What about sin(sin−1y)?sin(sin−1y)? Does that have a similar issue? The answer is no. Since the domain of sin−1sin−1 is the interval [−1,1],[−1,1], we conclude that sin(sin−1y)=ysin(sin−1y)=y if −1y1−1y1 and the expression is not defined for other values of y.y. To summarize,

sin(sin−1y)=yif−1y1sin(sin−1y)=yif−1y1

and

sin−1(sinx)=xifπ2xπ2.sin−1(sinx)=xifπ2xπ2.

Similarly, for the cosine function,

cos(cos−1y)=yif−1y1cos(cos−1y)=yif−1y1

and

cos−1(cosx)=xif0xπ.cos−1(cosx)=xif0xπ.

Similar properties hold for the other trigonometric functions and their inverses.

Example 1.32

Evaluating Expressions Involving Inverse Trigonometric Functions

Evaluate each of the following expressions.

  1. sin−1(32)sin−1(32)
  2. tan(tan−1(13))tan(tan−1(13))
  3. cos−1(cos(5π4))cos−1(cos(5π4))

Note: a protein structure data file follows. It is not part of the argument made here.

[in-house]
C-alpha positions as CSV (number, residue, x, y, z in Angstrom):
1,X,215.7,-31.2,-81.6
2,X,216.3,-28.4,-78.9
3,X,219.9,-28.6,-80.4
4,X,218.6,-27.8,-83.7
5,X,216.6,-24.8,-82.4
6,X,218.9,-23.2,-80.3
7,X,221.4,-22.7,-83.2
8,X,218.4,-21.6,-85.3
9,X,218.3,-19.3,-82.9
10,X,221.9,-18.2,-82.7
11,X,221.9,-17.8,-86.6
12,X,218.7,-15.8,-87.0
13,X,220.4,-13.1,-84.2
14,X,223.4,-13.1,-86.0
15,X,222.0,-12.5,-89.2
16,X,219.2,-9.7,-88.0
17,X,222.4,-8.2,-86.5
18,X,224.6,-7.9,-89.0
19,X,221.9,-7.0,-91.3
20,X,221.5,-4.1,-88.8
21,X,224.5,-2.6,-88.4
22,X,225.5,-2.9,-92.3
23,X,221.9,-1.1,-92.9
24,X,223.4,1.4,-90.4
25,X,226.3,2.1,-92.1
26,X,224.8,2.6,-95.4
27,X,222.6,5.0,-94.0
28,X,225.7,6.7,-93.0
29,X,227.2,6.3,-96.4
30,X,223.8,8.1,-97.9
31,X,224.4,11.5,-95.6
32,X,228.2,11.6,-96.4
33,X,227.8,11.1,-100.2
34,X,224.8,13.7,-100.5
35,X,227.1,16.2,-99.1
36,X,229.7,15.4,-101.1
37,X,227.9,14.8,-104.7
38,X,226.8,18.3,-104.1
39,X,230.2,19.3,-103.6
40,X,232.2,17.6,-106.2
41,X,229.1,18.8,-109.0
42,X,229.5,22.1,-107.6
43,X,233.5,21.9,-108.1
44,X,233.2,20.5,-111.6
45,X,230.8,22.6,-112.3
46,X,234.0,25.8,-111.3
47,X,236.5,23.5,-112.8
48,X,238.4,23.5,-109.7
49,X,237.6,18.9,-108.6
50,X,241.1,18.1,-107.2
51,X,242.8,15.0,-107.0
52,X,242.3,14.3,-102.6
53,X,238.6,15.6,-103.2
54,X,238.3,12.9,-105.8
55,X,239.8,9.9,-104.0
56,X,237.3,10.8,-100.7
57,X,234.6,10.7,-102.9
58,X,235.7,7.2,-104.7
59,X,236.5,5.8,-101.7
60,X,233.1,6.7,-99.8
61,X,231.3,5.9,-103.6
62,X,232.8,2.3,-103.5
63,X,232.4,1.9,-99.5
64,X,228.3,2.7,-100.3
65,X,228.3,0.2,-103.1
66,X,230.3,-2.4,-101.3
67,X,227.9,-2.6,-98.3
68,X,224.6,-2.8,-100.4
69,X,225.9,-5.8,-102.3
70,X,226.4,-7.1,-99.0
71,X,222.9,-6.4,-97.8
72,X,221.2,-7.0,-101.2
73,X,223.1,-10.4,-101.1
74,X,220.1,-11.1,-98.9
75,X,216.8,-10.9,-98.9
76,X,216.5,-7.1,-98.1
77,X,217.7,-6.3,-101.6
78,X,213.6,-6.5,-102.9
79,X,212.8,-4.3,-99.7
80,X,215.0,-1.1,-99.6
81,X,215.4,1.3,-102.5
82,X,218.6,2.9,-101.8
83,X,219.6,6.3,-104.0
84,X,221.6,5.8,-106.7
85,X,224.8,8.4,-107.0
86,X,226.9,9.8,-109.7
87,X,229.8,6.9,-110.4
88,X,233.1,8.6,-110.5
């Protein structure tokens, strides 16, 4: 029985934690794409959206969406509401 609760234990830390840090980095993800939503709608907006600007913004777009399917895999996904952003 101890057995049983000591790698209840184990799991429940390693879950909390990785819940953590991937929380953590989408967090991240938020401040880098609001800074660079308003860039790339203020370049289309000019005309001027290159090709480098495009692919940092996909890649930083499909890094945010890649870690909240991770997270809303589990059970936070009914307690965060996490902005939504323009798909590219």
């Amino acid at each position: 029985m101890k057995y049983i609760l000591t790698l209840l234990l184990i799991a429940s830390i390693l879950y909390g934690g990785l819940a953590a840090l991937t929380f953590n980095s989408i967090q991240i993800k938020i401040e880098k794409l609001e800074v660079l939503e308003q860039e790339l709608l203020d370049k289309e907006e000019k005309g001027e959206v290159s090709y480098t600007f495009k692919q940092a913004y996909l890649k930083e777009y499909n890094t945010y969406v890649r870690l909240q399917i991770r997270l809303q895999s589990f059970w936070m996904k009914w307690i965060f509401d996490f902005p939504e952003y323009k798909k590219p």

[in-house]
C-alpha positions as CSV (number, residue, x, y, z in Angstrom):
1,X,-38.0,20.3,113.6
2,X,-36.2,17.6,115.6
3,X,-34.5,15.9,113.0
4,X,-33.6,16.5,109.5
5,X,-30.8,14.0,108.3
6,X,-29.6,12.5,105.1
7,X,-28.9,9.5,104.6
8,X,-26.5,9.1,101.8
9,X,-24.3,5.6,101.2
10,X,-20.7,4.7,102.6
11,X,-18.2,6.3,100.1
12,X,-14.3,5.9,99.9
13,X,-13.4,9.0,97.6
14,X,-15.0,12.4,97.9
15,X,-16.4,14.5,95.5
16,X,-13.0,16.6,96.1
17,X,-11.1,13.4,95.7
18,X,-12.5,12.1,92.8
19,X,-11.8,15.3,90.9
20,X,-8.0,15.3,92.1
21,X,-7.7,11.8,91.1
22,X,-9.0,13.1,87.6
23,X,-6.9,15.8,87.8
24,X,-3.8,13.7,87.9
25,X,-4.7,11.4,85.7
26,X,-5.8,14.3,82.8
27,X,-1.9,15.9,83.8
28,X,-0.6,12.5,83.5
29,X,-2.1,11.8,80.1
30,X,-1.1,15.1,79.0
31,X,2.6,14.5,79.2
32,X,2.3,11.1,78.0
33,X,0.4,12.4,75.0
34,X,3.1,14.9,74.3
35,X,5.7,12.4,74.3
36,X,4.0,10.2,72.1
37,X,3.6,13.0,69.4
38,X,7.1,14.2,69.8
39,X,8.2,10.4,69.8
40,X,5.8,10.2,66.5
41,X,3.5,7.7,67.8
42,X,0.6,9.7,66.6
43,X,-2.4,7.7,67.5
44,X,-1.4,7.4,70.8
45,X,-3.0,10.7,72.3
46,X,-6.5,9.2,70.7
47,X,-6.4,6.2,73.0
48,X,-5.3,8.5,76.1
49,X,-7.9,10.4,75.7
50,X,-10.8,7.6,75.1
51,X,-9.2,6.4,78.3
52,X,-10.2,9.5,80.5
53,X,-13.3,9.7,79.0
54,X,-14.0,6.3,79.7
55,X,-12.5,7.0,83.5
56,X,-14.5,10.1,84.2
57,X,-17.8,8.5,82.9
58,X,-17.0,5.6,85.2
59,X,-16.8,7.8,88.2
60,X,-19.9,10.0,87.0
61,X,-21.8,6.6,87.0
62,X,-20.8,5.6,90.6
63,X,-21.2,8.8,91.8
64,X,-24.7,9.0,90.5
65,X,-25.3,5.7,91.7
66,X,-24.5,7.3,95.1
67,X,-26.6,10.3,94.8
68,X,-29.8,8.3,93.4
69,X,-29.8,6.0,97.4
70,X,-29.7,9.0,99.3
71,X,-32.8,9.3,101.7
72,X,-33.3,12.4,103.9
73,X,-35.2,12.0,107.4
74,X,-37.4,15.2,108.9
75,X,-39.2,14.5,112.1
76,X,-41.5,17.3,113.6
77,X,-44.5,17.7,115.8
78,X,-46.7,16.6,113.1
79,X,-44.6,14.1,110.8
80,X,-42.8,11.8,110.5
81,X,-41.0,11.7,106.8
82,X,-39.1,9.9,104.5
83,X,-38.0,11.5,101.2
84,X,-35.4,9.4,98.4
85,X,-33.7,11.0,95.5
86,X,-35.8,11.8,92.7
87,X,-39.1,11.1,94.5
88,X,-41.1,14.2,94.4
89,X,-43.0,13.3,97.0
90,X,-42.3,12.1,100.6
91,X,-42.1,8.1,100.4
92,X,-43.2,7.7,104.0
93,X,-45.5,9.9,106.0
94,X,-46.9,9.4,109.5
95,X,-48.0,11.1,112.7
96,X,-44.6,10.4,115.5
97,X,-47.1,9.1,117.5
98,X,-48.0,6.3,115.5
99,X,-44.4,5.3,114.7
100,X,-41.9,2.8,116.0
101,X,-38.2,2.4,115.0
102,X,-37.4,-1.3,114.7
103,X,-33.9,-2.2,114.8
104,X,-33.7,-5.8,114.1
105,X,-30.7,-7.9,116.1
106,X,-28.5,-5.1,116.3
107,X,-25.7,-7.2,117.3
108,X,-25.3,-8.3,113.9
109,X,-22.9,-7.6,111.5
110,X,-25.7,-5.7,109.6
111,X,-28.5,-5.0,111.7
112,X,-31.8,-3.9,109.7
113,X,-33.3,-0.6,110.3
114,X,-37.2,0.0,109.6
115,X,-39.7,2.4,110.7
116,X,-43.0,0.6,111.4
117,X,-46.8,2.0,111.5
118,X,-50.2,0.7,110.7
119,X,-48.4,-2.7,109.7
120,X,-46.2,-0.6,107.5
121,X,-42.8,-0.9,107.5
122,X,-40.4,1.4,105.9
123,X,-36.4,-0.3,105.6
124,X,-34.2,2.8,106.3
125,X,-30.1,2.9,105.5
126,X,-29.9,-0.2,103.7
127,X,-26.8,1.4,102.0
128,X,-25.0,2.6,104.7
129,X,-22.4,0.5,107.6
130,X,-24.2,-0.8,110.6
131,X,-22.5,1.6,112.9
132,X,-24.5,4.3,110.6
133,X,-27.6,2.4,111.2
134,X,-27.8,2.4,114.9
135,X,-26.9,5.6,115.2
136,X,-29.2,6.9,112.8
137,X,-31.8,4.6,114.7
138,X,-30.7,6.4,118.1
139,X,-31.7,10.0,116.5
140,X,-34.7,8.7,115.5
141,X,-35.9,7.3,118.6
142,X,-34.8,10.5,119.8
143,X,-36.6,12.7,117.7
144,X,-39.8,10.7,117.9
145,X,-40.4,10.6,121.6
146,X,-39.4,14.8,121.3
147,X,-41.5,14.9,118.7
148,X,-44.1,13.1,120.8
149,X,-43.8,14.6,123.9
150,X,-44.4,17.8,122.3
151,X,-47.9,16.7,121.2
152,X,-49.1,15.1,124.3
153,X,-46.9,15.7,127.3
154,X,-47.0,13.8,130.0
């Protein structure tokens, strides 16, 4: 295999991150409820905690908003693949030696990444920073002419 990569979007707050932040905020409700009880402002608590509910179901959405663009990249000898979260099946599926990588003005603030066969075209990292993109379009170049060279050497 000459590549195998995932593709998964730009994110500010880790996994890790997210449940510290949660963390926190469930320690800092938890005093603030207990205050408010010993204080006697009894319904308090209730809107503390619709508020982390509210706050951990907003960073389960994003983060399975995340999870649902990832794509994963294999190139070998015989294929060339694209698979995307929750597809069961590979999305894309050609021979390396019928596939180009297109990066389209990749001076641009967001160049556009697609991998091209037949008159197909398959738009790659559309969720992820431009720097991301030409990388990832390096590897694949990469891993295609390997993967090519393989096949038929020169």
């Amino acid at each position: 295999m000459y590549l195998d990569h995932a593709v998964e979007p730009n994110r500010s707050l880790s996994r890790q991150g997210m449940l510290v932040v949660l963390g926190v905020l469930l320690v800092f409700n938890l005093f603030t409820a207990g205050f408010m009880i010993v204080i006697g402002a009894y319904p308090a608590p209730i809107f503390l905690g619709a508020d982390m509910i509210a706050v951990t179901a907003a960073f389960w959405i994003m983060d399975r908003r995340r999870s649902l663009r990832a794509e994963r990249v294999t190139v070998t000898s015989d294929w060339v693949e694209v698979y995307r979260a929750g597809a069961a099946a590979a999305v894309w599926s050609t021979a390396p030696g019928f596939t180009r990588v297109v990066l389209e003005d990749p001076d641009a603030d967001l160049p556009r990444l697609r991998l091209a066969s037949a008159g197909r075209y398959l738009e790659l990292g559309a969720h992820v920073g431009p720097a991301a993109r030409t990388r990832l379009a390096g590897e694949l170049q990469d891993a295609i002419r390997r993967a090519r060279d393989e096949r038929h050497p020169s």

4. sin−1(cos(2π3))sin−1(cos(2π3))

Solution

  1. Evaluating sin−1(3/2)sin−1(3/2) is equivalent to finding the angle θθ such that sinθ=3/2sinθ=3/2 and π/2θπ/2.π/2θπ/2. The angle θ=π/3θ=π/3 satisfies these two conditions. Therefore, sin−1(3/2)=π/3.sin−1(3/2)=π/3.
  2. First we use the fact that tan−1(−1/3)=π/6.tan−1(−1/3)=π/6. Then tan(π/6)=−1/3.tan(π/6)=−1/3. Therefore, tan(tan−1(−1/3))=−1/3.tan(tan−1(−1/3))=−1/3.
  3. To evaluate cos−1(cos(5π/4)),cos−1(cos(5π/4)), first use the fact that cos(5π/4)=2/2.cos(5π/4)=2/2. Then we need to find the angle θθ such that cos(θ)=2/2cos(θ)=2/2 and 0θπ.0θπ. Since 3π/43π/4 satisfies both these conditions, we have cos(cos−1(5π/4))=cos(cos−1(2/2))=3π/4.cos(cos−1(5π/4))=cos(cos−1(2/2))=3π/4.
  4. Since cos(2π/3)=−1/2,cos(2π/3)=−1/2, we need to evaluate sin−1(−1/2).sin−1(−1/2). That is, we need to find the angle θθ such that sin(θ)=−1/2sin(θ)=−1/2 and π/2θπ/2.π/2θπ/2. Since π/6π/6 satisfies both these conditions, we can conclude that sin−1(cos(2π/3))=sin−1(−1/2)=π/6.sin−1(cos(2π/3))=sin−1(−1/2)=π/6.